Eliza Kelly is something of an enigma. According to the family story, she was from Newbridge in Co. Galway and was a first cousin of Thomas J. Kelly – American Civil War colonel and leader of the IRB from 1866-67. Col. Kelly’s family lived in Mountbellew, beside Newbridge.
However, her father, James Kelly, is not listed as Thomas J. Kelly’s uncle on any available family tree and he does not appear to have had an aunt (Kelly was the most common surname in the area, so both parents could have had the name Kelly). However, the records are minimal, so that doesn’t rule it out.
However, it’s possible that Eliza was born in neighbouring Ahascragh as an Eliza Anne Kelly is recorded as having been baptised in Ahascragh on 19 Jul 1829 (born 17 Jun 1829). Parents are listed as James Kelly and Eliza (no surname listed). A James Kelly is listed as a tithe payer in Kilglass, Ahascragh, in 1824 and as a tenant in Griffith’s Valuation for 1857.
So, when Eliza ended up in Manchester, marrying likely famine refugee Patrick Boland, her reasons for being there are less clear. The Kellys of Mountbellew survived the 1840s in situ (they owned a public house).
But end up in Manchester she did and she married Patrick in 1845 and witnesses include a James Kelly. By law in England, anyone under the age of 21 had to have their parents’ permission. Eliza’s age is given as 18 (though, if she was born in 1829, she was only 16), therefore the James Kelly witness must have been her father. If he was the James Kelly from Ahascragh, he may have returned after the famine.
Eliza and Patrick had seven children – Henry (born about 1851), Mary Ellen (born about 1853), Kathleen “Catherine” (born about 1856), James “Jim” (born Manchester, October 1856), John Patrick “Jack” (born Oct 1962), Eliza “Lily” (born Dublin, 1864) and Teresa Anne “Teasie” (born Dublin, June 1868).
Civil registration of Catholic births was only introduced in Ireland in 1864, compared to 1837 in England and Wales. That makes it difficult to find out exactly which children were born in Ireland. As far as can be established, only Jim (Manchester, 1856), Lily (Dublin, 1864) and Teasie (Dublin, 1868) were registered at birth, though there is a baptism record for Jack in the Pro-Cathedral, Dublin, records.
However, the Levins entry in the 1881 census, Mary Ellen, aged 29, gives Ireland as her birthplace. In the Boland entry, Patrick (Jack aged 18) and Lilly (14) are both listed as being born in Ireland. However, Eliza’s own place of birth is given as Manchester, which doesn’t match with what’s known about her.
Eliza was apparently illiterate as signed official documents with an X, so this may simply be a mistake.
Henry, who died aged 17 in 1866, also appears to have been unregistered as well. Catherine, by 1891, was 35 and married in London. She entered London as her place of origin. That’s really unlikely.
However, it is clear the family were travelling back and forth to Ireland in the 1860s. This could have had something to do with the IRB, importing guns and bullets was a priority for the movement in the late 1850s and early 1860s. Pregnant women were less likely to be searched than others.
The accepted family link to Col. Kelly became important in 1867 following Col. Kelly’s rearrest after the failed uprising in Ireland and his escape from prison in Dublin.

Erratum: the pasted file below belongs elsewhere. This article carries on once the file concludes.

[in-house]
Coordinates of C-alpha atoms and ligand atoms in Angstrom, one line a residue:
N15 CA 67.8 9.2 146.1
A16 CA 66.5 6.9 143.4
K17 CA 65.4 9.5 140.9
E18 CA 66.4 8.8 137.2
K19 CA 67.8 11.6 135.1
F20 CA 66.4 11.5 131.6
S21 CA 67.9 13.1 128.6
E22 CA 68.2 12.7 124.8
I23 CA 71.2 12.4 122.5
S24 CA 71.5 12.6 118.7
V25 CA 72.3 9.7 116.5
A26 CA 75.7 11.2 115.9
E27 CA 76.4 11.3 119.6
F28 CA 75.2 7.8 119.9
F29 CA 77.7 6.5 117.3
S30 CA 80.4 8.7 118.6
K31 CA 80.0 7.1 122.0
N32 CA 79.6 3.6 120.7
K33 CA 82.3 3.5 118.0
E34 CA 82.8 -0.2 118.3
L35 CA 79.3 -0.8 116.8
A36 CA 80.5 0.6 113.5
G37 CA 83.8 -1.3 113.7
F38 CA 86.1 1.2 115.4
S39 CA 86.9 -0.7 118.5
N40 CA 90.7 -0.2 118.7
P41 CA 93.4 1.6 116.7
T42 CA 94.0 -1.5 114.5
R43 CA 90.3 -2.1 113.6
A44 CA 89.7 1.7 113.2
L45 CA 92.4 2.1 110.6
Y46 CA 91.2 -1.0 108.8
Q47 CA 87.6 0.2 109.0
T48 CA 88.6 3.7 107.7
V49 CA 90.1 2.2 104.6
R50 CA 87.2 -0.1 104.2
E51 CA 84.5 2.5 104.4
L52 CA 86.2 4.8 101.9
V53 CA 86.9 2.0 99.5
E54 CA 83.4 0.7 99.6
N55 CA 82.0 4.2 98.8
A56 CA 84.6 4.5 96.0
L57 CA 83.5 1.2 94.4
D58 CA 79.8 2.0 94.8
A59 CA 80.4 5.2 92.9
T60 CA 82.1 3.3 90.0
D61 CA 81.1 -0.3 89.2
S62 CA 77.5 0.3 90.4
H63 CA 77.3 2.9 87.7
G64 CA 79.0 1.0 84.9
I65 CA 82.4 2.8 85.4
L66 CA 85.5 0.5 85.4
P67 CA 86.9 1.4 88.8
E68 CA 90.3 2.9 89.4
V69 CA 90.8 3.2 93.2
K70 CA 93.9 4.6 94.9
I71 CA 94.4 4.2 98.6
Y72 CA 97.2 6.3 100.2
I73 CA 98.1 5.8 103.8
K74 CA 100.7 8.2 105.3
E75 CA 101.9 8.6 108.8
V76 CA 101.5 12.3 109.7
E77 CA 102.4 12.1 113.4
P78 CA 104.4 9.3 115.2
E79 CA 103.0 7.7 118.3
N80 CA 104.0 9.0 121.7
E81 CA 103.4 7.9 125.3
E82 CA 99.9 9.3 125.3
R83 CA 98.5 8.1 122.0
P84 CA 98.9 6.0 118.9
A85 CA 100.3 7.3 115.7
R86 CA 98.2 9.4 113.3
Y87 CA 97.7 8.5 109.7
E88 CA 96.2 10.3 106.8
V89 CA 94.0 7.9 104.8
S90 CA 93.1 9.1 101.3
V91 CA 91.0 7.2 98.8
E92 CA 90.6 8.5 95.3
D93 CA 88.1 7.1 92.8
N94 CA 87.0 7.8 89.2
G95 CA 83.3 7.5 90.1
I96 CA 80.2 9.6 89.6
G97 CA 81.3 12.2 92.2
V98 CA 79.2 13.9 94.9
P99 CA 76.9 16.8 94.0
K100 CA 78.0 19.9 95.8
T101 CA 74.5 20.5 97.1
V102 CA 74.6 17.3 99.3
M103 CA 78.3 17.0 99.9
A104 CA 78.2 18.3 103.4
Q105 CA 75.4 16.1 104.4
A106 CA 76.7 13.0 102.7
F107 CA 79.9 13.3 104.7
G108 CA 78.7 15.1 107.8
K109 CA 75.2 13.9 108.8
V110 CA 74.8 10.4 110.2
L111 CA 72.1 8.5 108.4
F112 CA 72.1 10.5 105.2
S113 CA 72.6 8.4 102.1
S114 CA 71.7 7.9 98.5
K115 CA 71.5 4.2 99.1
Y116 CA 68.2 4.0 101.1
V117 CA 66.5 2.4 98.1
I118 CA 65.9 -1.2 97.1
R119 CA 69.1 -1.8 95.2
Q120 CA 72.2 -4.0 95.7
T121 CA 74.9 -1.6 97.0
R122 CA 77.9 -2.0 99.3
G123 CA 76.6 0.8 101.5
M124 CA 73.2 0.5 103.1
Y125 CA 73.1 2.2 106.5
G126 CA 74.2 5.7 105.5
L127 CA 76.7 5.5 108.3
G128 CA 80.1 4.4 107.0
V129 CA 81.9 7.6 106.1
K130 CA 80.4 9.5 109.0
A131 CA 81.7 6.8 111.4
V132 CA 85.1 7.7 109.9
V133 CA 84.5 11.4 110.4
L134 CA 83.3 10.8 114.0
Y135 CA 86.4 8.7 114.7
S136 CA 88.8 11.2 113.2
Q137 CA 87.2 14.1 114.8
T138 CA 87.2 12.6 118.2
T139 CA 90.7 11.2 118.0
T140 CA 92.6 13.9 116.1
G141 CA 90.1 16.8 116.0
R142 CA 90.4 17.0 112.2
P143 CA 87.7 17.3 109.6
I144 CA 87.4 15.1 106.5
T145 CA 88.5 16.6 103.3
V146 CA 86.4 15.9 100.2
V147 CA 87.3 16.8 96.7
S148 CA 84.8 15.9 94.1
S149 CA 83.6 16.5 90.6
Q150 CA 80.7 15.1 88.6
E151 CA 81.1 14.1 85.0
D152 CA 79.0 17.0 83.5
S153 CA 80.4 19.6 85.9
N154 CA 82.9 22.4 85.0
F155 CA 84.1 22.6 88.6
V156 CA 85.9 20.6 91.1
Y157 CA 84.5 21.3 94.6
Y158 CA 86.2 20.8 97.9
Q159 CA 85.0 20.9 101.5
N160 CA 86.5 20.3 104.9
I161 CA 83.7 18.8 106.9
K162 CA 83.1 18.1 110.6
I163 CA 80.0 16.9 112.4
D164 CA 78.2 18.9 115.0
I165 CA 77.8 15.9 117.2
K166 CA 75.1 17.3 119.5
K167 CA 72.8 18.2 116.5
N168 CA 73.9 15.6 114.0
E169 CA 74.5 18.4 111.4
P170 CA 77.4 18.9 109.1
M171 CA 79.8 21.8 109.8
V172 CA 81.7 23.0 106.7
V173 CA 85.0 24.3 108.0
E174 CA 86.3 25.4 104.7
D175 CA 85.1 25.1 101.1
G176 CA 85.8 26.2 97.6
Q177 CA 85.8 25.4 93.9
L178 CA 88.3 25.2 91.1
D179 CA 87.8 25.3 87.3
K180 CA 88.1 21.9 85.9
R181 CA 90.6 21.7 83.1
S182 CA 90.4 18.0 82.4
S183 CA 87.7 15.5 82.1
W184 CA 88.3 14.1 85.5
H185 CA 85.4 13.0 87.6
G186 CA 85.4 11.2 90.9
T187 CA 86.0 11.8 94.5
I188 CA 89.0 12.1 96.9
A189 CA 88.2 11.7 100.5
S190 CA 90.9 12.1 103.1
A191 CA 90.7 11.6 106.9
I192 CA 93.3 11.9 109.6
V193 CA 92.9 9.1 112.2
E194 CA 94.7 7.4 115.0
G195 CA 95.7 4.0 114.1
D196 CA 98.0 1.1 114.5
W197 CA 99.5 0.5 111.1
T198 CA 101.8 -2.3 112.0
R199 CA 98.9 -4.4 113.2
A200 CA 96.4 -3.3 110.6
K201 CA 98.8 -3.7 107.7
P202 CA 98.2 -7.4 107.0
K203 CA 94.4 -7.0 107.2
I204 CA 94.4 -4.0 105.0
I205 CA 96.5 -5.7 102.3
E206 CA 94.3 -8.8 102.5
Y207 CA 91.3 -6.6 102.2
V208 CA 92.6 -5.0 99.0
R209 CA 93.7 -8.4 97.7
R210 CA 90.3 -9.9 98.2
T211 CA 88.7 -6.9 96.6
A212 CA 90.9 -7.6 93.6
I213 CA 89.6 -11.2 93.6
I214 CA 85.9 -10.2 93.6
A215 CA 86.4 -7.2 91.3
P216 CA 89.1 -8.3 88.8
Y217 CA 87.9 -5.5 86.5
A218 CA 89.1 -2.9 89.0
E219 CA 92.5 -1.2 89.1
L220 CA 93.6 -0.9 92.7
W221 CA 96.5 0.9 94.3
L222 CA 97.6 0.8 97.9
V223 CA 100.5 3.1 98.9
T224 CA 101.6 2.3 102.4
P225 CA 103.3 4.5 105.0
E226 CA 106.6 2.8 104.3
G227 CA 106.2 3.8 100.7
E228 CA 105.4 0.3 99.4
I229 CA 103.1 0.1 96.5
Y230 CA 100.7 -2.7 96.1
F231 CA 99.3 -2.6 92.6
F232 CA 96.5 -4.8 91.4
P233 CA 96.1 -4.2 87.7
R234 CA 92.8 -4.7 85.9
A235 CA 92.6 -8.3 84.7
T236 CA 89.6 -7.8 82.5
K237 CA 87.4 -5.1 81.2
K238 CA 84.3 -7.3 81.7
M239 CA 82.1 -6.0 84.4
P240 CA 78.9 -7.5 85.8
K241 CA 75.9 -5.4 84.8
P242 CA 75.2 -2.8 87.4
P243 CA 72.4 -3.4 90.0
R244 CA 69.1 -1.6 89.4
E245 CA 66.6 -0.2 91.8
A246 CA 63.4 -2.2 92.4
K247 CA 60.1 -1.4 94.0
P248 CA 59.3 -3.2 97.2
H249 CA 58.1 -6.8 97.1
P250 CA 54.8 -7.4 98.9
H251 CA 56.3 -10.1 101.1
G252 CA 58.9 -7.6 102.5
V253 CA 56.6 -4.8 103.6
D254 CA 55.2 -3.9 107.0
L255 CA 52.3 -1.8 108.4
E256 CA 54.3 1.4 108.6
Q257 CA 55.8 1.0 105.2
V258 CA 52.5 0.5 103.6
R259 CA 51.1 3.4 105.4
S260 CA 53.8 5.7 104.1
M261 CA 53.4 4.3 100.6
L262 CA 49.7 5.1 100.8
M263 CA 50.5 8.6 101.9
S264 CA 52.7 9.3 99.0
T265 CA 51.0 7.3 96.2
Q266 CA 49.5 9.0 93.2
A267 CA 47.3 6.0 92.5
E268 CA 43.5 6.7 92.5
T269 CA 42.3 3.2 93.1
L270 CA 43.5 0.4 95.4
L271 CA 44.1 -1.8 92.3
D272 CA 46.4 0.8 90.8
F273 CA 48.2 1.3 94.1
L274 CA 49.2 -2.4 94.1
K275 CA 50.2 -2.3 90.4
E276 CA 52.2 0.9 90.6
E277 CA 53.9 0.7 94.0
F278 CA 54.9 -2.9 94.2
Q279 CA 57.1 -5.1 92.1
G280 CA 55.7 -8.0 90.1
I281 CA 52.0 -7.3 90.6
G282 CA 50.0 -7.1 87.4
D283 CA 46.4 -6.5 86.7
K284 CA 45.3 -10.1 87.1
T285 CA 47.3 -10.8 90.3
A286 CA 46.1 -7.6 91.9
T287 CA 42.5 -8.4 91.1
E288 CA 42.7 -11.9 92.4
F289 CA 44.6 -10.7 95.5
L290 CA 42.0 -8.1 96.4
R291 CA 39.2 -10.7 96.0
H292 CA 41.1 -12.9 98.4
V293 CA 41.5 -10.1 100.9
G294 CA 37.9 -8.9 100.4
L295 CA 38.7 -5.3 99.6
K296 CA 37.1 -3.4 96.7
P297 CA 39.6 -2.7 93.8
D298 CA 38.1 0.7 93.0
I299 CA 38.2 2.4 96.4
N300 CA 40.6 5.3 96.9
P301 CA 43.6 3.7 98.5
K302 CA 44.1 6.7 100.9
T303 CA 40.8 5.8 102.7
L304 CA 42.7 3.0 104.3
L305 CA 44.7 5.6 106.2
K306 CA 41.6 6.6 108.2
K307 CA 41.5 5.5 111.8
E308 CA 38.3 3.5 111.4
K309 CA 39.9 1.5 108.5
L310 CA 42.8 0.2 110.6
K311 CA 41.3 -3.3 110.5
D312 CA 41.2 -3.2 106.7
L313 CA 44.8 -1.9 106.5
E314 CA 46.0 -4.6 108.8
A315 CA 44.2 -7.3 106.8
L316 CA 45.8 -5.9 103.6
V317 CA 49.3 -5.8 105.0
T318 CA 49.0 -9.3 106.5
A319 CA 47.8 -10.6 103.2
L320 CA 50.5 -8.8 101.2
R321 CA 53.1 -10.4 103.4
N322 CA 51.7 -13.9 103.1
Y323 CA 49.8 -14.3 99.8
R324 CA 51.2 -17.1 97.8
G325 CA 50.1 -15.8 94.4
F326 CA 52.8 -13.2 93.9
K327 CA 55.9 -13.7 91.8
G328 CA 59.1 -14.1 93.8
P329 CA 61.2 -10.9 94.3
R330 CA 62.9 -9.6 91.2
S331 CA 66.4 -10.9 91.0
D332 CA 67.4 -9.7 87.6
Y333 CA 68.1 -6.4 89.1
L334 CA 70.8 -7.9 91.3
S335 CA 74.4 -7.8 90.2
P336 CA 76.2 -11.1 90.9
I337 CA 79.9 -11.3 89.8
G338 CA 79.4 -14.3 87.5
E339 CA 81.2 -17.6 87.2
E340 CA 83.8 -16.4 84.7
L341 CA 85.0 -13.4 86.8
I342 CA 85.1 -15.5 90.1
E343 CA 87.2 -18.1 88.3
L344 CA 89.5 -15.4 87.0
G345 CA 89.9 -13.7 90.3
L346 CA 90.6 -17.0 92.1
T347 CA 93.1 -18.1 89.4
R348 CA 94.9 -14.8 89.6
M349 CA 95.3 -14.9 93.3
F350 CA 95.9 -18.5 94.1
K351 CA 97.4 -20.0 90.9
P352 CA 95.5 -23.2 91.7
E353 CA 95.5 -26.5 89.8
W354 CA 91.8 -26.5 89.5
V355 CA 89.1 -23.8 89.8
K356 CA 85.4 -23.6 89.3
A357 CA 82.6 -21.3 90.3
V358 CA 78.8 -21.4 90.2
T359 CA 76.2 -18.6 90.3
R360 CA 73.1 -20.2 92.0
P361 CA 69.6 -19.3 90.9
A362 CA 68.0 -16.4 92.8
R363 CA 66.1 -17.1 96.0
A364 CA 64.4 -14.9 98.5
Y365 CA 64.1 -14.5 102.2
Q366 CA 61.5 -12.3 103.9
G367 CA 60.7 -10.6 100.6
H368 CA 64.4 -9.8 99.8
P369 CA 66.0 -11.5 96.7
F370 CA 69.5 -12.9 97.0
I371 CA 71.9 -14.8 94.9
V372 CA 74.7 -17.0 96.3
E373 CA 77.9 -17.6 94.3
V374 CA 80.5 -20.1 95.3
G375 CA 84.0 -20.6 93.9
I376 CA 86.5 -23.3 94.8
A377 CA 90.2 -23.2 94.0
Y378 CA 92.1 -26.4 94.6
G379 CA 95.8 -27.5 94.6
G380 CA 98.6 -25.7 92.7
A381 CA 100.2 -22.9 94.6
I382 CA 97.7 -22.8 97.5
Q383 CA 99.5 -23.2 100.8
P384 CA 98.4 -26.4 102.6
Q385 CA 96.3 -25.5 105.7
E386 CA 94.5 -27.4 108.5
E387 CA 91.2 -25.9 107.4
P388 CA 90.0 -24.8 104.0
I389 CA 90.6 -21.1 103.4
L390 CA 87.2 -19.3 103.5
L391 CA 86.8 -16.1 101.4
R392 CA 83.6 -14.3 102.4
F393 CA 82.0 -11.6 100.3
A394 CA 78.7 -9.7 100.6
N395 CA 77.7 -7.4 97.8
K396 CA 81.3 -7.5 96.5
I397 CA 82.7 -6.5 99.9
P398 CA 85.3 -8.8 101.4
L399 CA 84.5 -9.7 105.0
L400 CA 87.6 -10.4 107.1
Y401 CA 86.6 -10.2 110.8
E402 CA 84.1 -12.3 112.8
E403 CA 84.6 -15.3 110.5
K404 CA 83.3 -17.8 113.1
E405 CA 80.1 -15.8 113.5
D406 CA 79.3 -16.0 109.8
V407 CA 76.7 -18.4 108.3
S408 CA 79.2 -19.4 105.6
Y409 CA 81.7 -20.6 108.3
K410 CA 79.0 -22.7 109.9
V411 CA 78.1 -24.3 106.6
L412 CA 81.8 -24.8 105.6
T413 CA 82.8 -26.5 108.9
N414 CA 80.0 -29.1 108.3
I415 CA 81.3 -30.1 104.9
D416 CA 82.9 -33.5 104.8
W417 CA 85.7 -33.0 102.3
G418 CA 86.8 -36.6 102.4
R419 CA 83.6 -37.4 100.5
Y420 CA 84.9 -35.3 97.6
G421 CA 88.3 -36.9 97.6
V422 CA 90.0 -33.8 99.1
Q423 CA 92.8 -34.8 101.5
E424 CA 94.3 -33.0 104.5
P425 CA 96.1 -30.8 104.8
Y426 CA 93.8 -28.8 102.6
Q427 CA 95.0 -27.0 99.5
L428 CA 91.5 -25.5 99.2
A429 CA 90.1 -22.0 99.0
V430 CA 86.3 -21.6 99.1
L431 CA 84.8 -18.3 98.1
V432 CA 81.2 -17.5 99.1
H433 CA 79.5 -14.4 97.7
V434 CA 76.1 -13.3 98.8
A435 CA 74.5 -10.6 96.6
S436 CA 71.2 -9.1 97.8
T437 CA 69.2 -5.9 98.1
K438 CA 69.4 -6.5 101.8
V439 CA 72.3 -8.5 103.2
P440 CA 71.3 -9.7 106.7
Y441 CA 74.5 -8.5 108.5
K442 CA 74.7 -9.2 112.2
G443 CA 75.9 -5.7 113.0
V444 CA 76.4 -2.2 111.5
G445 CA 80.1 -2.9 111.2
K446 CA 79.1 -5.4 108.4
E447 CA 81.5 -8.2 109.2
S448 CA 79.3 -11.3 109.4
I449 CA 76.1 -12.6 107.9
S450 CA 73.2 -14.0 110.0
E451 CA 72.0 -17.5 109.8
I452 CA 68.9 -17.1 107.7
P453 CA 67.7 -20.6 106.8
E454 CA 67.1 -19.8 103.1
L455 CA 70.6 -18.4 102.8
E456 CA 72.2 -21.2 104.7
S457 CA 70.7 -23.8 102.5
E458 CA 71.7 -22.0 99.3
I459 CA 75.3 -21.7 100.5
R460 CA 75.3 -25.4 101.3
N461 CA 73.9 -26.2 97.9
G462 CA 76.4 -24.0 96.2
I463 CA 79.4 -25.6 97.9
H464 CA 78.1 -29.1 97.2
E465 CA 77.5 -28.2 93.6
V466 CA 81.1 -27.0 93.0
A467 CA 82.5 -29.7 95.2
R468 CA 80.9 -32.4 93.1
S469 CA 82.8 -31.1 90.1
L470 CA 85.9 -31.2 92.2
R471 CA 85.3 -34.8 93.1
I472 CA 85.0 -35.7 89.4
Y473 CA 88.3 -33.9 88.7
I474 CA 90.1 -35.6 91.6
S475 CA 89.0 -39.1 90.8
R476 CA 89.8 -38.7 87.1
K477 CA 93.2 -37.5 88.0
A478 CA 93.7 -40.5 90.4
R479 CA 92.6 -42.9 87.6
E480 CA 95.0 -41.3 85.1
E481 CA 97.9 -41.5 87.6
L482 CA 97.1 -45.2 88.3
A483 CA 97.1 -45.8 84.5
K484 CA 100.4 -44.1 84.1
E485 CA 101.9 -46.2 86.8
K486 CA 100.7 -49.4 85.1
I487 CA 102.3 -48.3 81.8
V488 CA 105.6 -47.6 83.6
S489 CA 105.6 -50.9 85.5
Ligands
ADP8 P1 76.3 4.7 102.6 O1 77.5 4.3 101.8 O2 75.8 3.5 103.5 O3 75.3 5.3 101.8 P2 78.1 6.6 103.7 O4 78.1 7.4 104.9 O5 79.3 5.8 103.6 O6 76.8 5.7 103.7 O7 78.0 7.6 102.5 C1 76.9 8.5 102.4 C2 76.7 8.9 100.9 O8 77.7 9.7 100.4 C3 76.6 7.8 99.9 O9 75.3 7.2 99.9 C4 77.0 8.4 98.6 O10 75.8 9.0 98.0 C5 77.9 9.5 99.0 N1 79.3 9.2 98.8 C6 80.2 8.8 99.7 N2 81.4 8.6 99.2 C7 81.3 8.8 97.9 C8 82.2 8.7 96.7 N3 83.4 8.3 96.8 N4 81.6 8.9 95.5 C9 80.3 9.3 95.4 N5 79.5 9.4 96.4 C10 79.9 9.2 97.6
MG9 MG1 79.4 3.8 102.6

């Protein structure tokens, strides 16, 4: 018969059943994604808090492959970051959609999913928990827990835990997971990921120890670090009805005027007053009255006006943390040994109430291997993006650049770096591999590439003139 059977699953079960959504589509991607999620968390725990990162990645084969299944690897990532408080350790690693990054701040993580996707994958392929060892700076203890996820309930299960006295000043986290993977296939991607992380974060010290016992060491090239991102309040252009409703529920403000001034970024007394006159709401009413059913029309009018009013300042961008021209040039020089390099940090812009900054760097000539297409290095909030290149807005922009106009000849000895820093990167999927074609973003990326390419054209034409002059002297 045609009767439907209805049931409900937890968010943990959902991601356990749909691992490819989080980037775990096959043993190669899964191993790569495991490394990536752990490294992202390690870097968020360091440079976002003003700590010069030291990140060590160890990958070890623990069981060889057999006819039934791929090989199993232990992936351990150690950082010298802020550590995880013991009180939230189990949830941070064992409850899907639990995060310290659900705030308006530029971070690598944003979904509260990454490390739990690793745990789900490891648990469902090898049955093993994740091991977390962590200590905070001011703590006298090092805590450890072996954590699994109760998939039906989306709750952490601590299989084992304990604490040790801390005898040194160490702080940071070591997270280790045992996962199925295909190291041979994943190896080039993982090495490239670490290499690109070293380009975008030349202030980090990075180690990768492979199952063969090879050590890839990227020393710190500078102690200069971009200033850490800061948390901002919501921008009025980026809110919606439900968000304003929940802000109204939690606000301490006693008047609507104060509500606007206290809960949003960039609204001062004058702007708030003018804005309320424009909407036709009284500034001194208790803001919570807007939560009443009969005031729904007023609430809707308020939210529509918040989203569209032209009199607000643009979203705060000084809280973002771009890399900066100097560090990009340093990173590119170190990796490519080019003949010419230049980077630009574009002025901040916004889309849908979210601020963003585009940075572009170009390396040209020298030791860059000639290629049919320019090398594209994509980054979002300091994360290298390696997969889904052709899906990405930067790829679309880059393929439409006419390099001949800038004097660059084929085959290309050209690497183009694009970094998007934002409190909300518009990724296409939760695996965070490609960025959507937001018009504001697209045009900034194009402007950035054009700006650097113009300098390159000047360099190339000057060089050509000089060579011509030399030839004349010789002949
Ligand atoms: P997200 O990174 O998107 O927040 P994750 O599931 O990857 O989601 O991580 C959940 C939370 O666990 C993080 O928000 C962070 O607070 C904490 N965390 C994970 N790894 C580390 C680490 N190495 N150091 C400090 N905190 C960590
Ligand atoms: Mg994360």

The story of the liberation of Kelly and Deasy from the prison van in Manchester and the subsequent trial and execution of three of the people involved, the Manchester Martyrs, is one of the most important events in the history of Irish republicanism. According to what members of the family have written, the Bolands in Manchester were involved. Eliza’s husband Patrick and his brothers had some unknown role in the liberation, while her young son James was working as a scout with Patrick’s workmate James Stritch.
However, no Bolands were amongst the people caught up in the dragnet launched after the liberation of Kelly and Deasy (in which a police officer was killed). Nor was James Stritch arrested. The Boland family may have escaped to Dublin immediately after the event and hid out there until Teasie was born and baptised in 1868.
The next information that’s available about the family is the 1881, which shows them living in 86 Tiverton Street, Adwick, Manchester. Henry was dead, and Kathleen and Mary Ellen had both left the family.
Pat died of Hepatitis on 15 Apr 1885 in 23 Chapel Place, Barton upon Irwell, Salford, witnessed by Teasie. This was presumably the family’s address at the time, but the surviving members moved to Dublin some time later, as Eliza died a widow in Dublin in September 1890 with 8 Royal Canal Terrace in Phibsboro given as the address.
Cause of death is given as “spasmodic asthenia syncope certified” (which is just a list of symptoms, rather than a defined illness). Her son’s Jim’s family were living in 12 Royal Canal Terrace at the same time according to other records. It’s most likely she moved to Dublin close to her son when Patrick died. Her daughter Lily is listed as being present at her death, so it’s likely she and Teasie were living there as well.
Eliza was buried in an unmarked (until 2018) grave in Glasnevin. According to Kevin Boland (in the unpublished “James Boland 1857-1895 A Nationalist of the Advanced School”) says “James’s widow Catherine expressed a wish that [Eliza’s] remains should be interred in the same grave as James in Glasnevin.” However, that didn’t happen – money may have been an issue if Jim had been renting a house for his mother and sister(s) as well as his own.